Sylvia leads the Young Women’s Empowerment Group while Ayinde organizes the Young Men’s Empowerment Group. Sylvia and Ayinde share their thoughts on this special project, why they launched it, and what they have learned so far.
What is an empowerment group?
Ayinde: So I think for me, the core of it is, identifying your own viewpoints and your thoughts on yourself and where you stand in society at large. Because I think, especially at the time around high school (college too), there are so many factors that go into how you see yourself, and so many of those come from outside sources: friends, family, media. The point of an empowerment group is to center that, so that the primary source is internal, the primary source is coming from you.
Sylvia: For the women’s empowerment group, that [title] is word for word what we are trying to do; we are trying to empower women. I look back on myself in high school and I think if I had had a support group like that I would have been more confident. Girls are raised to be careful, and boys are raised to take risks. So we have conversations about this within group, and the goal is for them to feel empowered to do anything that they want to do regardless of gender. But also it is a safe space. So I think it is a very therapeutic space. But also a space for them to feel empowered to reach their goals, and reach their potential. I want them to get to a point where they want to accomplish goals not because they are perfect but because they are brave and want to do these things for themselves.
Why empowerment groups? How did you get this idea?
Sylvia: As the social worker in the office, and at first as the only not mathematical person in the office, it felt like BEAM was missing something and there was something in my toolbox that I could add. And so I was helping a student with a summer program application, and I really encouraged her and kinda pushed her. She got in and she said it was great, but privately she told me about a actually really traumatic experience that happened during the program. It got me thinking about what we do here at BEAM and how we sometimes put them [students] into places where they are the only one (race or gender), and it made me think about how we can support our students more holistically. And so I sat down with Ayinde.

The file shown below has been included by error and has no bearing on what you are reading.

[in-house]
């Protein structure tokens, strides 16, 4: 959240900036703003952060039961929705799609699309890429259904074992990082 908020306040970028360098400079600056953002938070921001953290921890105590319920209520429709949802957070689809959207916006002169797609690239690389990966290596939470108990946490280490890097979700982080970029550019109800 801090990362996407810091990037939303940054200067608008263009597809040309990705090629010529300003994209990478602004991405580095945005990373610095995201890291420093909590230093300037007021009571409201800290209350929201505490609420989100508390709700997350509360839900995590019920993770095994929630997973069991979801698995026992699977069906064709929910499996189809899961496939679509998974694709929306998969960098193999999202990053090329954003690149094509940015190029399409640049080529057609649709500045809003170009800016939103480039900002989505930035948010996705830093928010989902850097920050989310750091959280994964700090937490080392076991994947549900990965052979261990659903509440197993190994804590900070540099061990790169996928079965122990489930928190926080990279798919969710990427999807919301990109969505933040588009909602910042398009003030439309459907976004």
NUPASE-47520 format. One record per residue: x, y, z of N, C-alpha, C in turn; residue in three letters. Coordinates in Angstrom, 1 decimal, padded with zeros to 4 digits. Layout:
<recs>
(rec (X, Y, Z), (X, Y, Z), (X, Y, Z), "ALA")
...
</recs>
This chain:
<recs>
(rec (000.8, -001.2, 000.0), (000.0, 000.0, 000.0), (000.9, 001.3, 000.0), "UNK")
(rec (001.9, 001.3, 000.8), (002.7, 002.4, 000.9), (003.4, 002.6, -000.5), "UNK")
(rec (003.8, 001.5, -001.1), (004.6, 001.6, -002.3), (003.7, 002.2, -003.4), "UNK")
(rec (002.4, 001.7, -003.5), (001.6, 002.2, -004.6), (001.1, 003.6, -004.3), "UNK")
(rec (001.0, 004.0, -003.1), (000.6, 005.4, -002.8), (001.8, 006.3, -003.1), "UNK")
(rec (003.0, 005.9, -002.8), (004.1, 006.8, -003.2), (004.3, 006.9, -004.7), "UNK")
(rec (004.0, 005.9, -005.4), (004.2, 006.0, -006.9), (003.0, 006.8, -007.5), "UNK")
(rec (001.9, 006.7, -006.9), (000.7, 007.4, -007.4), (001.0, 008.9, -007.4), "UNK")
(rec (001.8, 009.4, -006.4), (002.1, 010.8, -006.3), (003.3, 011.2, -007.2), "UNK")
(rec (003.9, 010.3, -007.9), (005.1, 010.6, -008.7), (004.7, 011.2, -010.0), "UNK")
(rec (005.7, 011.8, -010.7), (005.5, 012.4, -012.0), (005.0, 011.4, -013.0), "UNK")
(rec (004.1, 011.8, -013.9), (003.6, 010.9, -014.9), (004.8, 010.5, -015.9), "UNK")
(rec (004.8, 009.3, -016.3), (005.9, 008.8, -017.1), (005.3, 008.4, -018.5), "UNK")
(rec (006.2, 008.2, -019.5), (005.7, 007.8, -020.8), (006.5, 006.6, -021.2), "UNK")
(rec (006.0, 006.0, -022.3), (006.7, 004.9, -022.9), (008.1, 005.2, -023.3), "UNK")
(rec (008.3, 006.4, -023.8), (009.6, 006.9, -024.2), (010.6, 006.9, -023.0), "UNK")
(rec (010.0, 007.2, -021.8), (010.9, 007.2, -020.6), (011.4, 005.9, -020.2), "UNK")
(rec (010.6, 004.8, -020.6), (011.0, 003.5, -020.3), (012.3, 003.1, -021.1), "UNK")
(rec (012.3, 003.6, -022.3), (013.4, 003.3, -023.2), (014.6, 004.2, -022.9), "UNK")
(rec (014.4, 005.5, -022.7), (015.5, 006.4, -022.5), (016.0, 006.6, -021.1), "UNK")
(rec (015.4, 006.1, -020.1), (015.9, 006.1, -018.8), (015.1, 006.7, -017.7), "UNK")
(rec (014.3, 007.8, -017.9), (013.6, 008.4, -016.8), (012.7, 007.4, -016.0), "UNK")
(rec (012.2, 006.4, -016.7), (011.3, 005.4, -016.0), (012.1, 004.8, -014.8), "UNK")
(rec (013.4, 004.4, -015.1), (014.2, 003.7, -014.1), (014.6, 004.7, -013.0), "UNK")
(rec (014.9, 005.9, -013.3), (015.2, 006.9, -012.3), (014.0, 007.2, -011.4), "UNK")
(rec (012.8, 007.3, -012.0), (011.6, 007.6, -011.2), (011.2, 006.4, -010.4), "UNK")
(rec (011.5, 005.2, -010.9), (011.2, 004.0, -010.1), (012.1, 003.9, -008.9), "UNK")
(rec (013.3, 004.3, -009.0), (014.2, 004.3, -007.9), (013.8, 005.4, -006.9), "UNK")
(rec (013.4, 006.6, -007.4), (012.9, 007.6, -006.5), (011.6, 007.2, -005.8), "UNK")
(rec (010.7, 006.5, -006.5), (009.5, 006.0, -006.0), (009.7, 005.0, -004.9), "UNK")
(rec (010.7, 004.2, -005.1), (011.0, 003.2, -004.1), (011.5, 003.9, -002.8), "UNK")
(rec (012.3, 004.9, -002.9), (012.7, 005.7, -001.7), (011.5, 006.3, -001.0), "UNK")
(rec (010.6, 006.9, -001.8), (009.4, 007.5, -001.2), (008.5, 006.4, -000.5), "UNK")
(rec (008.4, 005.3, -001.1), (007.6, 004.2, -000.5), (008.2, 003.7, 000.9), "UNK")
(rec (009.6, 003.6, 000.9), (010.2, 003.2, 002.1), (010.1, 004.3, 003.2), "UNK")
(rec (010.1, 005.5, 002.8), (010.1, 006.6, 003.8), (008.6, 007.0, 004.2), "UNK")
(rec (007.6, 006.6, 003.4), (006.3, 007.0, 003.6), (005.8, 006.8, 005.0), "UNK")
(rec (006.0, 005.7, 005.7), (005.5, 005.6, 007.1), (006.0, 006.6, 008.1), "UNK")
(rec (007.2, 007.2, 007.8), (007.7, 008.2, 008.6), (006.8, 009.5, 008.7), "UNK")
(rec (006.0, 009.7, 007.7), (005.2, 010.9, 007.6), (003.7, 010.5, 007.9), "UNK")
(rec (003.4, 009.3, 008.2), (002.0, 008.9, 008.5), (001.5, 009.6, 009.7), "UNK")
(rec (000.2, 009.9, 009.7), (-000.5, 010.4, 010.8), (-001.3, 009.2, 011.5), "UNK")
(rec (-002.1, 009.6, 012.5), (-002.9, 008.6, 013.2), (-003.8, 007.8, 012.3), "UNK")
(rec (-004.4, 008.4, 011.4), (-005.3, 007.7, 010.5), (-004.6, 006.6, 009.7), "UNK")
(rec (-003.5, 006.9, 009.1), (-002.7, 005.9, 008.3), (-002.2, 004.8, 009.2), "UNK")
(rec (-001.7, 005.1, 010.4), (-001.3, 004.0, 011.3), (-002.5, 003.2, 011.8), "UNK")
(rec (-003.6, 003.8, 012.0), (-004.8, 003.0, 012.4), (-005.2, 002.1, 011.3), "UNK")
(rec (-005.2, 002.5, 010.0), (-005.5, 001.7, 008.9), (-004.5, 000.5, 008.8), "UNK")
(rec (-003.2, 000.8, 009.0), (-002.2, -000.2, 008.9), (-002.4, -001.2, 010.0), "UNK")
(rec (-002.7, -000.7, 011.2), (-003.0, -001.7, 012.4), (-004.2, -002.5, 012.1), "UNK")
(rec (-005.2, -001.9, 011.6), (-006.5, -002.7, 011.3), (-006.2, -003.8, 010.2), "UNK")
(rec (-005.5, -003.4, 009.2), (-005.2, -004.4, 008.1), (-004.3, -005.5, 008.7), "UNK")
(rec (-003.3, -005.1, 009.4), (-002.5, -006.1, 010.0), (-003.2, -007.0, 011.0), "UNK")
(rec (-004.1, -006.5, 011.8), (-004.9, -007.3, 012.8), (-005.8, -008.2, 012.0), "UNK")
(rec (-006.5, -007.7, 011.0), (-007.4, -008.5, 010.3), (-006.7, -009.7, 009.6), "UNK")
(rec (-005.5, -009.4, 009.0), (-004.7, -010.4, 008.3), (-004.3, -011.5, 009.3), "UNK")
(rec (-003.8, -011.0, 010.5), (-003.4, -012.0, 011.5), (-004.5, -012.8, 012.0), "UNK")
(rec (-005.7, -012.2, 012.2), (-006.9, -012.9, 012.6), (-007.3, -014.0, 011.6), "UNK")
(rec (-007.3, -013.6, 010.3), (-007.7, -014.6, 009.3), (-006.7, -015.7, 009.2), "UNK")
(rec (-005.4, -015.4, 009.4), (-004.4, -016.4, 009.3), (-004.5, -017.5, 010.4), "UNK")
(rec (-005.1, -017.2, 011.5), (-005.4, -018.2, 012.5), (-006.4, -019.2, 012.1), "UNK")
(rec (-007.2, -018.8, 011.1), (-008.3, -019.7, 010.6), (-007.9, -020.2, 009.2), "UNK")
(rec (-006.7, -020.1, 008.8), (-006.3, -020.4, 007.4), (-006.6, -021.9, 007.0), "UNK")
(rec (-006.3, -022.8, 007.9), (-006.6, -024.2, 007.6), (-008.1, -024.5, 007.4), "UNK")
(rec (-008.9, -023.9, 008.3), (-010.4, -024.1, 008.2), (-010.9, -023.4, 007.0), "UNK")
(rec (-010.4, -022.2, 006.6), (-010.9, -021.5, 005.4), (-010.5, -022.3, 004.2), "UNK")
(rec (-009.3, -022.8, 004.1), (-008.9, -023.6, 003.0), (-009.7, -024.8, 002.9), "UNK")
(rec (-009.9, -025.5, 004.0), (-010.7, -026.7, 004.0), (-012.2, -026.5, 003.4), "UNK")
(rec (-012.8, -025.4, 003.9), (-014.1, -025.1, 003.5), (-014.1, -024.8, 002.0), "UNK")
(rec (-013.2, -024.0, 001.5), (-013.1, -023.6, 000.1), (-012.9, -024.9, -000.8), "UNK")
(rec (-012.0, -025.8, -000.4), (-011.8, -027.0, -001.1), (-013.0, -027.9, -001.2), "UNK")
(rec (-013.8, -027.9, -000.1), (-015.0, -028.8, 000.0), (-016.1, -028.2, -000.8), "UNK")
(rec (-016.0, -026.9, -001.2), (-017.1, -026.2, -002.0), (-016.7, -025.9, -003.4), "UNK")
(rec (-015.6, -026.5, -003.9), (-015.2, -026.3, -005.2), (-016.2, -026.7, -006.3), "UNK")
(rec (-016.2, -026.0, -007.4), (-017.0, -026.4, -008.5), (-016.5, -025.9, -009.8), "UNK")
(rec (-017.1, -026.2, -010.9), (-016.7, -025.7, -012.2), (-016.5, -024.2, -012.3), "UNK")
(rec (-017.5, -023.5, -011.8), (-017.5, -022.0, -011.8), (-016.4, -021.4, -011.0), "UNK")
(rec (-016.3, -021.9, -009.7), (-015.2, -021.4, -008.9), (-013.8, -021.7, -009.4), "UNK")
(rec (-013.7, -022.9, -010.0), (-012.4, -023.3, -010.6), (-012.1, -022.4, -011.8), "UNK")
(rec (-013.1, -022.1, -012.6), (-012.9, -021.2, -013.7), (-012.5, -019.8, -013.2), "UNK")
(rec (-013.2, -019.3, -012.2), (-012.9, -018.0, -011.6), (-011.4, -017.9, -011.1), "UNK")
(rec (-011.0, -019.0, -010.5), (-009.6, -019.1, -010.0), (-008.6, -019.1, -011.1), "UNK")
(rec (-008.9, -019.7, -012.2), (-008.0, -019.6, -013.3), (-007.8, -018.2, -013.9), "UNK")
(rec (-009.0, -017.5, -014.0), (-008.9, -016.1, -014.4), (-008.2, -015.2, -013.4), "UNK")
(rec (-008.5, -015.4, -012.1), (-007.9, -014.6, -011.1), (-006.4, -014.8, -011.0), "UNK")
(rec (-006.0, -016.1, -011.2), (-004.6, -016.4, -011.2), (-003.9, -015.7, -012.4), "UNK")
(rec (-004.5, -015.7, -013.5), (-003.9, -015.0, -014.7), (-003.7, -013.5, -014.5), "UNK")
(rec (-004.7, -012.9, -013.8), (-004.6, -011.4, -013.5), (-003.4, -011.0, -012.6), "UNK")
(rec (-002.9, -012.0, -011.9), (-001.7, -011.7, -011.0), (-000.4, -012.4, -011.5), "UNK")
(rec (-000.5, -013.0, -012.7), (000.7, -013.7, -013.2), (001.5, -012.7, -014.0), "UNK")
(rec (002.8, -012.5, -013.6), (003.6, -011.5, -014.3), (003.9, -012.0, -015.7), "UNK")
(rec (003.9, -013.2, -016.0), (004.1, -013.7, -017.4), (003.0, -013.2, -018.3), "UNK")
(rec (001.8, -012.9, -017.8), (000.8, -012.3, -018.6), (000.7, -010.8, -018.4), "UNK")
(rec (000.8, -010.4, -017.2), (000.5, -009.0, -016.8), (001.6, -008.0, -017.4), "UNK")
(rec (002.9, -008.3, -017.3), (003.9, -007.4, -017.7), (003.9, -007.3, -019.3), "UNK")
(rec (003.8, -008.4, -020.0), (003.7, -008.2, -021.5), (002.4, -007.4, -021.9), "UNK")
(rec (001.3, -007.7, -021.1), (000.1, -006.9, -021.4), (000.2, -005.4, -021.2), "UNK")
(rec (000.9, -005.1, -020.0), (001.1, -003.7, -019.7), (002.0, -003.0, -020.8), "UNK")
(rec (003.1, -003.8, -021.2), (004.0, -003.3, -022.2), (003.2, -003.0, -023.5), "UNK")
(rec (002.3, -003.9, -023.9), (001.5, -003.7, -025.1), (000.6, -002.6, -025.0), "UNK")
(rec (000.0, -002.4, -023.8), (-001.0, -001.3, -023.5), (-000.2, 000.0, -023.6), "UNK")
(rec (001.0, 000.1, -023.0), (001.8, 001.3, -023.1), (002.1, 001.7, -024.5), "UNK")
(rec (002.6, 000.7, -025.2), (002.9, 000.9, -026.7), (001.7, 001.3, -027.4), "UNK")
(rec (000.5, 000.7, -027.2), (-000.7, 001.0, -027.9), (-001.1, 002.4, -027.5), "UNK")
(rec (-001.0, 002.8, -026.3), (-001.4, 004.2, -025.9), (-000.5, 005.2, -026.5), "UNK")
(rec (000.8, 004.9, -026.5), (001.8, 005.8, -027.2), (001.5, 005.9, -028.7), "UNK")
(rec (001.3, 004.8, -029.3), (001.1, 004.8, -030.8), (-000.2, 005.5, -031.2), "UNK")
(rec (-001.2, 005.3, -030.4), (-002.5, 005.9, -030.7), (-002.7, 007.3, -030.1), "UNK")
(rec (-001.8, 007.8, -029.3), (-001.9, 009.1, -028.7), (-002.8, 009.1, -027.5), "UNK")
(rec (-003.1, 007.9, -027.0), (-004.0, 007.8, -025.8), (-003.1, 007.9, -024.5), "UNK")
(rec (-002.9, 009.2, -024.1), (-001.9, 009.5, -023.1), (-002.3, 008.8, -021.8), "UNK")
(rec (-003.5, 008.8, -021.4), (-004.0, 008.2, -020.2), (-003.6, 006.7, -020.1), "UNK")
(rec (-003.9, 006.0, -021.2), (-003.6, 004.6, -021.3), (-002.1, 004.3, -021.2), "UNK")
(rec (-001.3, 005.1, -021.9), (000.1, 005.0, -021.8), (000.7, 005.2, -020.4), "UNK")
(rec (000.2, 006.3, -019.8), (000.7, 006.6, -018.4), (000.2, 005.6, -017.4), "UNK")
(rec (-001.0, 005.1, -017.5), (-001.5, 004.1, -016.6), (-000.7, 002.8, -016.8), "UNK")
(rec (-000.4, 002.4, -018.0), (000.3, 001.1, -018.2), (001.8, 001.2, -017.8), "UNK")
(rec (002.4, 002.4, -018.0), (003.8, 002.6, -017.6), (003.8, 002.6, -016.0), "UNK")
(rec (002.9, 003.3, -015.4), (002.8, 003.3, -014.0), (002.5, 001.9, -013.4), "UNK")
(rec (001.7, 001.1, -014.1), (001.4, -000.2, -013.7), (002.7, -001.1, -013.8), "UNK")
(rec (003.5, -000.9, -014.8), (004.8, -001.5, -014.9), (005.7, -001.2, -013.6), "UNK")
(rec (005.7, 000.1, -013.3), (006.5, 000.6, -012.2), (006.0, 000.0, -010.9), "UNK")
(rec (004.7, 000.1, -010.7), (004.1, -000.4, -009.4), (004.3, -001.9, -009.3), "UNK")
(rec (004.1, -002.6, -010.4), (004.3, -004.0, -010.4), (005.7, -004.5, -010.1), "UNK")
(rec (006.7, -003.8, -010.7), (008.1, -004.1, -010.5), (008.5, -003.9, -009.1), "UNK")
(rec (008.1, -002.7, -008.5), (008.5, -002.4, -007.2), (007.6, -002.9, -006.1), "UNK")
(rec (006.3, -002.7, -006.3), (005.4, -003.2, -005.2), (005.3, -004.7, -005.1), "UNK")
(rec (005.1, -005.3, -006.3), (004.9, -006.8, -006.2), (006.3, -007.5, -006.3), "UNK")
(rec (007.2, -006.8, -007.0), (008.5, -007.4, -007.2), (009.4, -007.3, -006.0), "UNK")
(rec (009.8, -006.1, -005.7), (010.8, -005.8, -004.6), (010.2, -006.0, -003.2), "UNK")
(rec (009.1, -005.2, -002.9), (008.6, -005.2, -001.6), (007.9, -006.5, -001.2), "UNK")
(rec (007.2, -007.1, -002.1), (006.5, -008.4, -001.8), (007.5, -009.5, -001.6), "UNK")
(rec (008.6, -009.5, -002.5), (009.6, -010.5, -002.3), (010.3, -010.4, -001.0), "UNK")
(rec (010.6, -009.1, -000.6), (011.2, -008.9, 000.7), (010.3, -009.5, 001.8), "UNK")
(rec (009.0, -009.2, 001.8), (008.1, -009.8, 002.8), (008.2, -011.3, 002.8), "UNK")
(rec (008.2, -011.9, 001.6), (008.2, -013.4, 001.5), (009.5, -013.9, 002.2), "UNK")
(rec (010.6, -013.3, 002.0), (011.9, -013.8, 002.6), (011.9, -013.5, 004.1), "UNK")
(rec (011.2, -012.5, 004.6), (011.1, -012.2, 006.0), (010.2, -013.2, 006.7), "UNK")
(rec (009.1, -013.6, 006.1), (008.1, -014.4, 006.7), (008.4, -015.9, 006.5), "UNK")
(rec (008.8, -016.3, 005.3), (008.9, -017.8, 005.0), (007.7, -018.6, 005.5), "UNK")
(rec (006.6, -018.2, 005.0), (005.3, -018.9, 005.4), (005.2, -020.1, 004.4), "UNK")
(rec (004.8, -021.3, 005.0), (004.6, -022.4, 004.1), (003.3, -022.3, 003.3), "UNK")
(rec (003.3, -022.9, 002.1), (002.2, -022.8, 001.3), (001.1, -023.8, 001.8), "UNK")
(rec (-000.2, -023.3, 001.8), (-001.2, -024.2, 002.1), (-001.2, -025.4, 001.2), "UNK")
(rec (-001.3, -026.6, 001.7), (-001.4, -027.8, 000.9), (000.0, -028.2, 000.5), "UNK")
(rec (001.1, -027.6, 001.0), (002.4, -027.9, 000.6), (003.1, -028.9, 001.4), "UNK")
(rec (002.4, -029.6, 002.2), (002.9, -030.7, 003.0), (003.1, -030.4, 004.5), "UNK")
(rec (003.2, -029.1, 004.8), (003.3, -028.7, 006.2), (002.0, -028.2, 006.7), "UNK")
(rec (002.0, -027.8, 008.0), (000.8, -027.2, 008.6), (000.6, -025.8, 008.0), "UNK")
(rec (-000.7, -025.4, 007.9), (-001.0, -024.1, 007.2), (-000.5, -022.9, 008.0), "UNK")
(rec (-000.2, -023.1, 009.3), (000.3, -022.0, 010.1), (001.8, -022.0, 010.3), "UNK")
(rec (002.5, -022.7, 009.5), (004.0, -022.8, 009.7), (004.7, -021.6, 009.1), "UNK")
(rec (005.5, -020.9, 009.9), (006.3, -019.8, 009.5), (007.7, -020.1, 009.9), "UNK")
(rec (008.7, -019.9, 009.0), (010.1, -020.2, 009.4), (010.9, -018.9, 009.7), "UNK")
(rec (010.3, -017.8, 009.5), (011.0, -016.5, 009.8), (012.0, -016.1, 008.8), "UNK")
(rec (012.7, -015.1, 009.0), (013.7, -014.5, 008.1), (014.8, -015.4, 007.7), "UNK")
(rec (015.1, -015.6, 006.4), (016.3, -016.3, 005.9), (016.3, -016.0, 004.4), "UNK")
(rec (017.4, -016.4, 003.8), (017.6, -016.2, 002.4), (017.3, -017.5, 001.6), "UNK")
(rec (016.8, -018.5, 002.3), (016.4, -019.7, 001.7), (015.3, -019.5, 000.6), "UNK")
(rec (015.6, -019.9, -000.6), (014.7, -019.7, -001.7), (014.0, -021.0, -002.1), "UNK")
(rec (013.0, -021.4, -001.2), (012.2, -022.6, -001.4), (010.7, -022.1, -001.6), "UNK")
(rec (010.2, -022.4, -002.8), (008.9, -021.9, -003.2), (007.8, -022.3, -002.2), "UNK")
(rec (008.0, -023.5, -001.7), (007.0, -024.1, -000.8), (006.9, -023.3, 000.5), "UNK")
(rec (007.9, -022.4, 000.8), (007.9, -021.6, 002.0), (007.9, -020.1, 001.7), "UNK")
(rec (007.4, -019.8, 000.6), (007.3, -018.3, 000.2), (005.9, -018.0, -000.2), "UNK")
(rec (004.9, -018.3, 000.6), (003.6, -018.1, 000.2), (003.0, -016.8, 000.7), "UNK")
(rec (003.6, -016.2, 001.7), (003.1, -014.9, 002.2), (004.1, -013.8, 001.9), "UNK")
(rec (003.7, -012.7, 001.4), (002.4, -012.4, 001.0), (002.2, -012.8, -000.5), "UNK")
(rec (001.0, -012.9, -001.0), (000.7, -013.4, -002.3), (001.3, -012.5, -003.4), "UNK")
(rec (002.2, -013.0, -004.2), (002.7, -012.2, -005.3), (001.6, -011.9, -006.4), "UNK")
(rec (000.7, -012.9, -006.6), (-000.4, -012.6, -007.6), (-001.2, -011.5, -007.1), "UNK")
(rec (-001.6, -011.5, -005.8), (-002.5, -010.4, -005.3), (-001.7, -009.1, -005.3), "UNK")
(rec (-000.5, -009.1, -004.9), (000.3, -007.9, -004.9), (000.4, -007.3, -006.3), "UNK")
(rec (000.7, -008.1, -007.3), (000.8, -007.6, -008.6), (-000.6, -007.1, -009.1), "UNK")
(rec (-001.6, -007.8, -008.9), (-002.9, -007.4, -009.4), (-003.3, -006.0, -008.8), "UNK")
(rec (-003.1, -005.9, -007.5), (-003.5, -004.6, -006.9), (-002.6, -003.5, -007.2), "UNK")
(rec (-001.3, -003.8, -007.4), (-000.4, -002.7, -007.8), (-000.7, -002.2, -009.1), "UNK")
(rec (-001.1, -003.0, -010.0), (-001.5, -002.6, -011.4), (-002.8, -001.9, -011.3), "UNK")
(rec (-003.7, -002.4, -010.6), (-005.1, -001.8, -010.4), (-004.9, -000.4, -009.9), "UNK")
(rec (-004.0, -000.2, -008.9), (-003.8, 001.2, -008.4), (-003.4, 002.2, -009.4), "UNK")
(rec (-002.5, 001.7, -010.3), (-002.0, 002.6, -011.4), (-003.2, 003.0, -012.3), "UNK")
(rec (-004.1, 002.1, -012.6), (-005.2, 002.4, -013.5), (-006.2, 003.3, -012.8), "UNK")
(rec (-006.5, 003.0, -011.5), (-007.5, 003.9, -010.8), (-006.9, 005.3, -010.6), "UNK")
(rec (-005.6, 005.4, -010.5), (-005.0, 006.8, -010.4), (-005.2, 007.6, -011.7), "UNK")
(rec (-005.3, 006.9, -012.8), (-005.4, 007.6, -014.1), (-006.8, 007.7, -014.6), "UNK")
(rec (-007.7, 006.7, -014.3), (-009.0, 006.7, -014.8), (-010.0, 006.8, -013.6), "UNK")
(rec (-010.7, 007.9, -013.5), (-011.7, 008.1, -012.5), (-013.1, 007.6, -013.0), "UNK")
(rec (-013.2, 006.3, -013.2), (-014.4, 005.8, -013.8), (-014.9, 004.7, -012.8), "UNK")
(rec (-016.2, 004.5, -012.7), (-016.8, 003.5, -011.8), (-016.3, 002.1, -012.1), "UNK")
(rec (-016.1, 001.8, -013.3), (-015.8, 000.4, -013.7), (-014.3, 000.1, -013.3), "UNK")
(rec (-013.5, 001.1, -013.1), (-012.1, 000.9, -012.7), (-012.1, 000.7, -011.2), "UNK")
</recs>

Ayinde: Having experience with another non-profit (as an Oliver scholar), and part of my experience then was them preparing us to be in spaces where you are going to feel like an outsider or an outcast. So having had that experience coming to BEAM, I knew we needed to move in the direction of grafting conversations like that. But it wasn't until my conversation with Sylvia that I started to see how we can go about having those conversations. The other part was I went to an all boys middle school. So I have had thoughts about boys and how they perceive their ideas about manhood and how those ideas grow, and I wanted to have space to talk about grafting one's identity for a very long time.